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Exploiting Hardware Transactional Memory in Main-Memory Databases

Exploiting Hardware Transactional Memory in Main-Memory Databases
Viktor Leis, Alfons Kemper, Thomas Neumann in 2014 IEEE 30th International Conference on Data Engineeringpp 580-591.

I have not spent much time discussing transactional memory previously, though I have touched upon it in prior work.  By the time this paper was presented, transactional memory had been fairly well explored from a more theoretical perspective.  Intel hardware with transactional memory support was just starting to emerge around the time this paper was released.  I would note that Intel had substantial challenges in getting hardware transactional memory (HTM) correct as they released and then pulled support for it in several different CPU releases.  Note that HTM was not new, as it had been described in the literature to an extent that earlier papers (e.g., Virtualizing Transactional Memory, which I have decided not to write about further, discusses the limitations of HTM back in 2005).

Logically, it extends the functionality of the processor cache by tracking what is accessed by the processor (and driven by the program code).  Cache lines are read from memory, any changed made to the cache line, and then written back to memory.  This is in turn all managed by the cache coherency protocol, which provides a variety of levels of coherency.

The idea behind HTM is that sometimes you want to change more than a single element of memory.  For example, you might use a mutual exclusion, then add something to a linked list, and increment a counter indicating how many elements are in the linked list before you release the mutual exclusion.  Even if there is no contention for the lock, you will pay the lock cost.  If the platform requires a fence operation (to ensure memory has been flushed properly) you will also stall while the memory is written back.  In a surprising number of cases, you need to do multiple fences to ensure that operations are sequentially consistent (which is a very strong form of consistency).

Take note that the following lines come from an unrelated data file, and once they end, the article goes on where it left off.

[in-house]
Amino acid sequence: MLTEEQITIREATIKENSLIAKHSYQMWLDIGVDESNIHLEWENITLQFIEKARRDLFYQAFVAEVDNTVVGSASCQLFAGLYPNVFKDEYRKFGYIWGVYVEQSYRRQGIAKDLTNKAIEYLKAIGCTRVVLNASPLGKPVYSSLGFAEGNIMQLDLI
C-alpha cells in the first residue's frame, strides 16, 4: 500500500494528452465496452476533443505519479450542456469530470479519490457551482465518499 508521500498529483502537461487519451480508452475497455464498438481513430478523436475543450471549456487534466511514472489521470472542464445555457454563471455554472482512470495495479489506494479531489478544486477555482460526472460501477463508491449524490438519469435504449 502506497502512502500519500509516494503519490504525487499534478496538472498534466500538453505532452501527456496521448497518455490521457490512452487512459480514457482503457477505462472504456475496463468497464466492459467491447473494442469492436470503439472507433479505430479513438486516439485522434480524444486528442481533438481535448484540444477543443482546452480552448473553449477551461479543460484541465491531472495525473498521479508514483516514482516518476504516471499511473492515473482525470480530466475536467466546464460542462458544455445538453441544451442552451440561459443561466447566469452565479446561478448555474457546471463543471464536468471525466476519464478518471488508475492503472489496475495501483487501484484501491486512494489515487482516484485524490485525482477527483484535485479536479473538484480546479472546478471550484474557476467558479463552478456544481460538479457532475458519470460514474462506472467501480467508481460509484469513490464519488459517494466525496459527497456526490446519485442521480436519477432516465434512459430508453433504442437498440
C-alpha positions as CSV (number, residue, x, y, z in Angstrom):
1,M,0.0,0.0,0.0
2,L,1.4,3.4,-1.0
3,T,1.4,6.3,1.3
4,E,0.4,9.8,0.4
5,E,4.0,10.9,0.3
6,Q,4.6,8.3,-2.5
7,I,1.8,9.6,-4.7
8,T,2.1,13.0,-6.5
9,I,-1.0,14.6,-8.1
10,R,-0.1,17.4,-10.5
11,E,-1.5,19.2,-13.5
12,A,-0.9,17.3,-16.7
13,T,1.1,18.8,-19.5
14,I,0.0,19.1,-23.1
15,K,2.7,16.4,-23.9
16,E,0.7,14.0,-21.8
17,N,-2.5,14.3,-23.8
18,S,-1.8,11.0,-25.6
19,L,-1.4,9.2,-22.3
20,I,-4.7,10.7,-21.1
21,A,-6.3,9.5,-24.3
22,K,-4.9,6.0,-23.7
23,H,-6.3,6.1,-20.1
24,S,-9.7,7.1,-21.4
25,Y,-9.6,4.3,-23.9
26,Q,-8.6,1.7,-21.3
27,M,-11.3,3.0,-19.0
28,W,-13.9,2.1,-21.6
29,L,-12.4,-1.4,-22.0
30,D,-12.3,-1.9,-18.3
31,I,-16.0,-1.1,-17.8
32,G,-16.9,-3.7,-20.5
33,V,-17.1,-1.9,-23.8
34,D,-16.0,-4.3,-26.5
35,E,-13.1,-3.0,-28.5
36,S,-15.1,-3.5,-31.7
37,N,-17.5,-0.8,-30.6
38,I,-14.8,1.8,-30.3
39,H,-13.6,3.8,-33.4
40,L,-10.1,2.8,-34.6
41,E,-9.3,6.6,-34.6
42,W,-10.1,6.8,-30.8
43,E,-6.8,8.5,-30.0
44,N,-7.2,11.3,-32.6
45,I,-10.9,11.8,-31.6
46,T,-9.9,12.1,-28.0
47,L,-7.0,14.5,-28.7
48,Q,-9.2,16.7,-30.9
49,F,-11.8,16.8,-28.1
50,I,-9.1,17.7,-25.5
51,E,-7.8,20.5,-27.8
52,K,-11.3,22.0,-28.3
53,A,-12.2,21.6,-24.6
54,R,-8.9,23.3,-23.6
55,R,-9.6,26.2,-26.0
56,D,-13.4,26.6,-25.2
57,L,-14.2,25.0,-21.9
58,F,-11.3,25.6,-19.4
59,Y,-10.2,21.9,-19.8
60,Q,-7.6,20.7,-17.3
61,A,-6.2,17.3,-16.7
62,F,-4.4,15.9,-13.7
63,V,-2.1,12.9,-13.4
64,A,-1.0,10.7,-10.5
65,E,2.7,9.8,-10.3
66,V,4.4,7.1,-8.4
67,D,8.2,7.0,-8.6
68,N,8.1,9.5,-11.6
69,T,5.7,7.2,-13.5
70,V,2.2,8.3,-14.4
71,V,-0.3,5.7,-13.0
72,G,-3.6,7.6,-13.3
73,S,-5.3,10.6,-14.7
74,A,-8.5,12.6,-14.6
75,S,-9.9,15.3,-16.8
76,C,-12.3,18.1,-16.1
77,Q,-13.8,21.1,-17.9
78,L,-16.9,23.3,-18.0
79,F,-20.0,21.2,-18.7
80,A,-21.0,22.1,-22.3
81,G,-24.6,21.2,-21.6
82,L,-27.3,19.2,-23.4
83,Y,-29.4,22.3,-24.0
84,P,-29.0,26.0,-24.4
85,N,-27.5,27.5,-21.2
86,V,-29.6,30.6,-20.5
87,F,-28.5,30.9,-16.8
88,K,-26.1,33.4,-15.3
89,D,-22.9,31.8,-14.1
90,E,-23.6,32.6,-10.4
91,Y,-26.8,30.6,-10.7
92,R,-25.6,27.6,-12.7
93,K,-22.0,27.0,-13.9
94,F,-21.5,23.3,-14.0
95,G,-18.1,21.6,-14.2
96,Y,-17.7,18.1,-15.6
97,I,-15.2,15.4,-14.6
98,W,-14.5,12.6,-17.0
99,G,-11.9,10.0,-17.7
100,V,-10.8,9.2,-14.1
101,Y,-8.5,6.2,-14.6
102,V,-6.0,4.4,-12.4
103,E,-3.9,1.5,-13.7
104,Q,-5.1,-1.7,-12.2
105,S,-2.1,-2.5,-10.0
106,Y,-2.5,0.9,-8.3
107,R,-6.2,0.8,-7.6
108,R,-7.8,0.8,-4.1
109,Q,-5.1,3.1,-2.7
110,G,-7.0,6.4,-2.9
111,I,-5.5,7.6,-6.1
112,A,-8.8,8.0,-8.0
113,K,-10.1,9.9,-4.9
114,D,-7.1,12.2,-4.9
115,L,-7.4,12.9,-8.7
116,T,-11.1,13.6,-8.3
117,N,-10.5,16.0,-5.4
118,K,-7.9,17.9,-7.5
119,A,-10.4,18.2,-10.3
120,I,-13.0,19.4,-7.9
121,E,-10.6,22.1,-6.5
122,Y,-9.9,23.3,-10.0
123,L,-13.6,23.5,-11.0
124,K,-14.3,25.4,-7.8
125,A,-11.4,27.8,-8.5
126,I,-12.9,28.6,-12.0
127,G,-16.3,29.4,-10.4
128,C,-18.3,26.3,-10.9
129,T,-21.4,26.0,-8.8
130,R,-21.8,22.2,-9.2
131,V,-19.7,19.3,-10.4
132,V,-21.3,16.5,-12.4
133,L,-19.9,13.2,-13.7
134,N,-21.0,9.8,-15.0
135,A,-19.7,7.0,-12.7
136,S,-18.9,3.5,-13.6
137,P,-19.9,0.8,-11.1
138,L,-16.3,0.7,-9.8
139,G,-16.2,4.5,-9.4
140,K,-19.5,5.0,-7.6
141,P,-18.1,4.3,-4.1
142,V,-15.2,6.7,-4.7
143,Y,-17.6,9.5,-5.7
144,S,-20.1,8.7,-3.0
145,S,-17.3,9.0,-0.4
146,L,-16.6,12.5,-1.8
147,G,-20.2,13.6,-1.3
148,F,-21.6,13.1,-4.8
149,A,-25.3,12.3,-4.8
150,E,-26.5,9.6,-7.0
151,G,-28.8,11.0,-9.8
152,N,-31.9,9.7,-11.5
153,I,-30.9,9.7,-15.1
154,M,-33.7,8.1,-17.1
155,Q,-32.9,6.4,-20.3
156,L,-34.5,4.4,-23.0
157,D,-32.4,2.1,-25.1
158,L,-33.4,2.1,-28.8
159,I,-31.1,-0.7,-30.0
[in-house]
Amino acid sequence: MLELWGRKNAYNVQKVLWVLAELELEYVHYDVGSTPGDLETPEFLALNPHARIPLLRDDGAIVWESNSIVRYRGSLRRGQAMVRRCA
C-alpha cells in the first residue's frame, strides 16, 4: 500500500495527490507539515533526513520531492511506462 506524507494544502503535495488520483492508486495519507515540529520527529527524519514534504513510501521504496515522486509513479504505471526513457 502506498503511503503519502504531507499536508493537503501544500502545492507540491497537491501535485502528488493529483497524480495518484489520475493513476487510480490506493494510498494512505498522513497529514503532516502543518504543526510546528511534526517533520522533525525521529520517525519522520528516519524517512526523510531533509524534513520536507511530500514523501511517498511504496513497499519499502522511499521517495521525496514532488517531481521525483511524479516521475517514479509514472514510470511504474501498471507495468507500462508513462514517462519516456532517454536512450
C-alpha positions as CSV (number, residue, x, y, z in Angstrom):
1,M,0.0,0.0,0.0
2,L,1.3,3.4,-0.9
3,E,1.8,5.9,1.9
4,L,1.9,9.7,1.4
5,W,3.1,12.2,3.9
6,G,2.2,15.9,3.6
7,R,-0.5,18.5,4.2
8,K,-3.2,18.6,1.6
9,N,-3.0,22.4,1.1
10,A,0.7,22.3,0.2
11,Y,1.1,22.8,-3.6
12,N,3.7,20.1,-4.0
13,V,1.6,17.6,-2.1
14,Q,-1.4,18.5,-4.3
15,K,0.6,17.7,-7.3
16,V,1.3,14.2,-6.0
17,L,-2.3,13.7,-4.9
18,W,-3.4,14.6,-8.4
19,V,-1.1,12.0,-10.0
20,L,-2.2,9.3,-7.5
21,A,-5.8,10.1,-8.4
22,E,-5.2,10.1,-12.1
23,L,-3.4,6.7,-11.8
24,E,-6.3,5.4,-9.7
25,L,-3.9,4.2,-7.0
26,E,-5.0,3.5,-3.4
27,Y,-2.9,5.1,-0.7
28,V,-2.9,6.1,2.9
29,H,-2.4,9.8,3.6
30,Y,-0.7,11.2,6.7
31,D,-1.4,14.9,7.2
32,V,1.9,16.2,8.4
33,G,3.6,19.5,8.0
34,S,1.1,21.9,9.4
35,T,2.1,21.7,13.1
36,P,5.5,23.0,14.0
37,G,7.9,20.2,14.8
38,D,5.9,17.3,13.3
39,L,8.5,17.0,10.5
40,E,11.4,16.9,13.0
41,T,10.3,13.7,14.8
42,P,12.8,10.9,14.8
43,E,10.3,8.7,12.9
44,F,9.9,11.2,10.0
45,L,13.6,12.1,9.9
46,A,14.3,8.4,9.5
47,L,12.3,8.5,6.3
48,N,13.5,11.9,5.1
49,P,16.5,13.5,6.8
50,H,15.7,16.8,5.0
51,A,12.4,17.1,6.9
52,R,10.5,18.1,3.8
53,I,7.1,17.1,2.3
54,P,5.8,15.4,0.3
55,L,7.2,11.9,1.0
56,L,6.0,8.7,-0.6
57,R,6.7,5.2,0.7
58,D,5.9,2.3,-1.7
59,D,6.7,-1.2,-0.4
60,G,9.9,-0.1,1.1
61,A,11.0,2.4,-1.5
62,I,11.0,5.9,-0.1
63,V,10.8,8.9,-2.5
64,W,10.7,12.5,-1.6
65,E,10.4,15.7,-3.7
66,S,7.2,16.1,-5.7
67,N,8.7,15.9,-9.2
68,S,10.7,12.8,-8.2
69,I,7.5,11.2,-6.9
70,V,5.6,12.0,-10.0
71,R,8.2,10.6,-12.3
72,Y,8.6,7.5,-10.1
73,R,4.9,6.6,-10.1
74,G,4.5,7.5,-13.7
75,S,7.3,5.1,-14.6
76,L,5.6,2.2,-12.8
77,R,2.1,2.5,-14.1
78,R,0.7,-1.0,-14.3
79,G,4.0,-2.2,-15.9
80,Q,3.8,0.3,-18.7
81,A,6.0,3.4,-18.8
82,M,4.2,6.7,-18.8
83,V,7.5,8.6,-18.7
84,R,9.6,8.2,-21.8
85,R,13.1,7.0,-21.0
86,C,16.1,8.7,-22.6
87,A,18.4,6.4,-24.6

With HTM you can do this all speculatively: start the transaction, add something to the linked list, increment the counter, then commit the transaction.  Once this has been followed with an appropriate fence, the change is visible to all other CPUs in the system.  The goal then is to avoid doing any memory operations unless absolutely necessary.

The authors point out that the fastest option is partitioning (ignoring hot spots).  They graphically demonstrate this in Figure 1 (from the paper).  HTM has some overhead, but it tracks with partitioning fairly linearly.  This difference is the overhead of HTM.

They compare this to serial execution, which just means performing them one at a time.  The traditional mechanism for doing this kind of paralleism is the two phase commit protocol.  That’s the lock/work/unlock paradigm.